To create an informative, enticing, yet fun drive-to event, Lisa Pierce, event planner and “stress reliever” at Lisa Pierce Events, recommends creating a theme for the meeting or event to make it something people want to attend. “Create excitement with teaser videos or emails. Let attendees know you will also be following best practices for COVID-19 safety,” Pierce says. “This will boost attendee confidence. Keep the content informative and motivational. Bring in a great motivational speaker who really fits with the event’s mission statement or a band. Do something different and unexpected. This is 2021, we need to feel positive and have a renewed human connection.”
Pierce orchestrated a very successful corporate meeting late last year at Hard Rock Stadium in Miami Gardens, Florida with more than 160 attendees. They drove in from all over Florida, and they had attendees from Texas, California and Georgia attend virtually. “We planned events in their area at safe locations. Everything was branded the same to be cohesive and we gave them experiences as well,” Pierce says.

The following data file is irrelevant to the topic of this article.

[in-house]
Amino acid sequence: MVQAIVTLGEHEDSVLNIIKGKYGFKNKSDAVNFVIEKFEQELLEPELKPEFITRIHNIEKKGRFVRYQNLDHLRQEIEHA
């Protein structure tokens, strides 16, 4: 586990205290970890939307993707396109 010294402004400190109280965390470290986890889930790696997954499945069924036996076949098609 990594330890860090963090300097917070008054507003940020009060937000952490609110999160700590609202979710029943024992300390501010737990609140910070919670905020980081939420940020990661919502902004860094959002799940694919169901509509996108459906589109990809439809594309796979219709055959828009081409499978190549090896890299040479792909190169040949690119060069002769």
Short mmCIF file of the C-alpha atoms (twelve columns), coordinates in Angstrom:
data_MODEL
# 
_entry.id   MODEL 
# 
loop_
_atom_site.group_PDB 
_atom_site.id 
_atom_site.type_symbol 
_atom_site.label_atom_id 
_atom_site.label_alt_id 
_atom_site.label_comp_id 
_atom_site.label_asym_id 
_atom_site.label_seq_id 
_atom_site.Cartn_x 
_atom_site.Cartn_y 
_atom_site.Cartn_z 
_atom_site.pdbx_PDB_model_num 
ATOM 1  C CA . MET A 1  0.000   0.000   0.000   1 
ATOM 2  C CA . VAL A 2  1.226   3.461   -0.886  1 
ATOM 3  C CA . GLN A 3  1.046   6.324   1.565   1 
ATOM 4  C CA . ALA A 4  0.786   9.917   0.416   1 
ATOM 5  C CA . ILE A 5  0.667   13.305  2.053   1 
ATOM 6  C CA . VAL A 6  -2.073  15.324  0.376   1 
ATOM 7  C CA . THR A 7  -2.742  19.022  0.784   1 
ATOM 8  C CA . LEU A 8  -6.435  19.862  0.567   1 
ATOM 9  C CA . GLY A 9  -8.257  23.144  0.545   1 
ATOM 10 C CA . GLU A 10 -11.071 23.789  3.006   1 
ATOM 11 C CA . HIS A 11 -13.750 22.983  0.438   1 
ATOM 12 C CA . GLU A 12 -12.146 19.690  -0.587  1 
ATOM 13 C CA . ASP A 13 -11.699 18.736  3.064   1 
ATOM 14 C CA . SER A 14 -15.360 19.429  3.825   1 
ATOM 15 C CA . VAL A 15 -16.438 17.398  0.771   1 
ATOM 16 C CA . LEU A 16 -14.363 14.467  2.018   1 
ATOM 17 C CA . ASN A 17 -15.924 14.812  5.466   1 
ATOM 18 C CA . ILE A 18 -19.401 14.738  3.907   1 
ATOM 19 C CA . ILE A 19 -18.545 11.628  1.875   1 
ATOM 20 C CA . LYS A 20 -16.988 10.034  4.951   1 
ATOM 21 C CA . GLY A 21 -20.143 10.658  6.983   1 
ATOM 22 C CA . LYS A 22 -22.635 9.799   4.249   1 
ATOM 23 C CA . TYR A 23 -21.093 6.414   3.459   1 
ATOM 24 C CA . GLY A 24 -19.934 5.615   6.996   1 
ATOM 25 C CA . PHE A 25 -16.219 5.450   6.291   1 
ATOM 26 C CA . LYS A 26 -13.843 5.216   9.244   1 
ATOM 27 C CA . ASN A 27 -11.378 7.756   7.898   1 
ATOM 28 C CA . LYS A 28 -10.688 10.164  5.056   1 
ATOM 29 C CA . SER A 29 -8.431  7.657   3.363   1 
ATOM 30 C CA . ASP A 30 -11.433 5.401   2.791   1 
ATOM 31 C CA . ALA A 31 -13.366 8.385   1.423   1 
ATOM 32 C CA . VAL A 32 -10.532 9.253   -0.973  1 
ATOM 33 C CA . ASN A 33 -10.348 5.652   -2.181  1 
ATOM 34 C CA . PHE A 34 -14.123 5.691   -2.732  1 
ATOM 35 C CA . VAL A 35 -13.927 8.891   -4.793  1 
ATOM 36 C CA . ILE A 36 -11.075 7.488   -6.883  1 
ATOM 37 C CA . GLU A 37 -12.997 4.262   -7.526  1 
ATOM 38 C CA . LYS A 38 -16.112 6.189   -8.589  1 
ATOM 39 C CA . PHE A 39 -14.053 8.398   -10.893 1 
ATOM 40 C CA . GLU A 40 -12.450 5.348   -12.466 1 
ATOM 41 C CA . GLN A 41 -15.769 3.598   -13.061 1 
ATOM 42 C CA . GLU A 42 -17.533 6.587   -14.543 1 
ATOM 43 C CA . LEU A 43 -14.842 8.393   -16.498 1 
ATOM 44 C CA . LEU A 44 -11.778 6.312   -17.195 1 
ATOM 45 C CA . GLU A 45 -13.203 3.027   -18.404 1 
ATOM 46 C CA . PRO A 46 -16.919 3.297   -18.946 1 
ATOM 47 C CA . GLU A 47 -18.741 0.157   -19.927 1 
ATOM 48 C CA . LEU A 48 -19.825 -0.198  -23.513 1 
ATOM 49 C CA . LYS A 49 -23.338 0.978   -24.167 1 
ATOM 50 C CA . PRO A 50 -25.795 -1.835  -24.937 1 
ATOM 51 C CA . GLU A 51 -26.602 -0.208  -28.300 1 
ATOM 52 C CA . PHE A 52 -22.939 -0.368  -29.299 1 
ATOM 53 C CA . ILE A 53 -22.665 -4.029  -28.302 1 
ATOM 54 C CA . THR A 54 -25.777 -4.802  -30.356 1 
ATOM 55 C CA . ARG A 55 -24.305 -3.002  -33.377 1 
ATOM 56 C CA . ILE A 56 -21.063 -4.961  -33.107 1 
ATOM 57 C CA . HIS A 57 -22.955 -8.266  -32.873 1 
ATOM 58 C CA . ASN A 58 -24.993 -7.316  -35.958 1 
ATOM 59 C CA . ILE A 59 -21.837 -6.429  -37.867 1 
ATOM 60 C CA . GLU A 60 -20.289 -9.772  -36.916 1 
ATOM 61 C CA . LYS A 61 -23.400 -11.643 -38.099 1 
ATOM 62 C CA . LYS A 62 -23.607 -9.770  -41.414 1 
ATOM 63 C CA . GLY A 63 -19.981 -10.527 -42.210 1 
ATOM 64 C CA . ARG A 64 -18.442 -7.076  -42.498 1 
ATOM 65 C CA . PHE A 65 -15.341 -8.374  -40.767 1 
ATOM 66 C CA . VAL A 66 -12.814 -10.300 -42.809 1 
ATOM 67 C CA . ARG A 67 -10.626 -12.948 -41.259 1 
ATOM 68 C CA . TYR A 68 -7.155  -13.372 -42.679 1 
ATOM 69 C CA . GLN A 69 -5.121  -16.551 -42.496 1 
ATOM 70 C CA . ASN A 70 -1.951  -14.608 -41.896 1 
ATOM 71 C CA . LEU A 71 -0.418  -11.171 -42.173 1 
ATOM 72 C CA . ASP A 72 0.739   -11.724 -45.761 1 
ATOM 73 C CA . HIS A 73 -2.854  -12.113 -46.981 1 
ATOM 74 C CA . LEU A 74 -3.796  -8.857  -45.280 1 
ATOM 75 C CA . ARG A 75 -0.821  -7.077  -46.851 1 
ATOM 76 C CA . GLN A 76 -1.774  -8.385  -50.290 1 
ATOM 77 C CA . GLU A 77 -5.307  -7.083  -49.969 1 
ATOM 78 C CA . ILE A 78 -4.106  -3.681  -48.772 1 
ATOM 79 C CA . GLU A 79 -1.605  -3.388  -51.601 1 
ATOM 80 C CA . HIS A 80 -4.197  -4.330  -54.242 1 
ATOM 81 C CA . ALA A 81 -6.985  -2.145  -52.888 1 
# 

The theme at the AP ROCKS event was a rock ’n’ roll concert, and Pierce branded everything — the company logos, swag, their mascot, agendas, signs made for physical distancing, check-in, will-call, etc. “Attendees were in their own cabanas set 6 feet apart. All the individual rock ’n’ roll swag was pre-set in their cabanas following safety protocol,” Pierce says. To get attendees excited and eager to attend, Pierce had teaser videos, fun emails and let everyone know to come dressed in their favorite concert T-shirt. These teasers continued up to the day of the event to create excitement. “The moment attendees entered they were at their concert. Then attendees proceeded to will-call where they received individual lanyards with their concert ticket seating/preset,” Pierce says. They had the Absolute Queen tribute band, which also morphed into doing AC/DC, and had Triple P Entertainment as an emcee and DJ. “At the end of the meeting, attendees were invited to an outdoor movie experience in their cabanas. This event was magical,” she adds.
On the Horizon
While COVID still impacts the meeting and events environment, resulting in more drive-in meetings, meeting professionals agree that drive-in meetings are not going to replace long-distance meetings anytime soon. “I don’t think they will stick around. In the U.S., people love to fly more than they drive, so when that is safe again, I think these will go away,” Bihet says. “There may be some companies where people are not comfortable flying for much longer, but in general, I think these will only be a big option for the next year or so. Then in 2022, people will fly again for work.”
However, a drive-in daytime event for a company locally could still work long term. “You don’t have to go further away for driving-related events to still be fun,” Bihet says.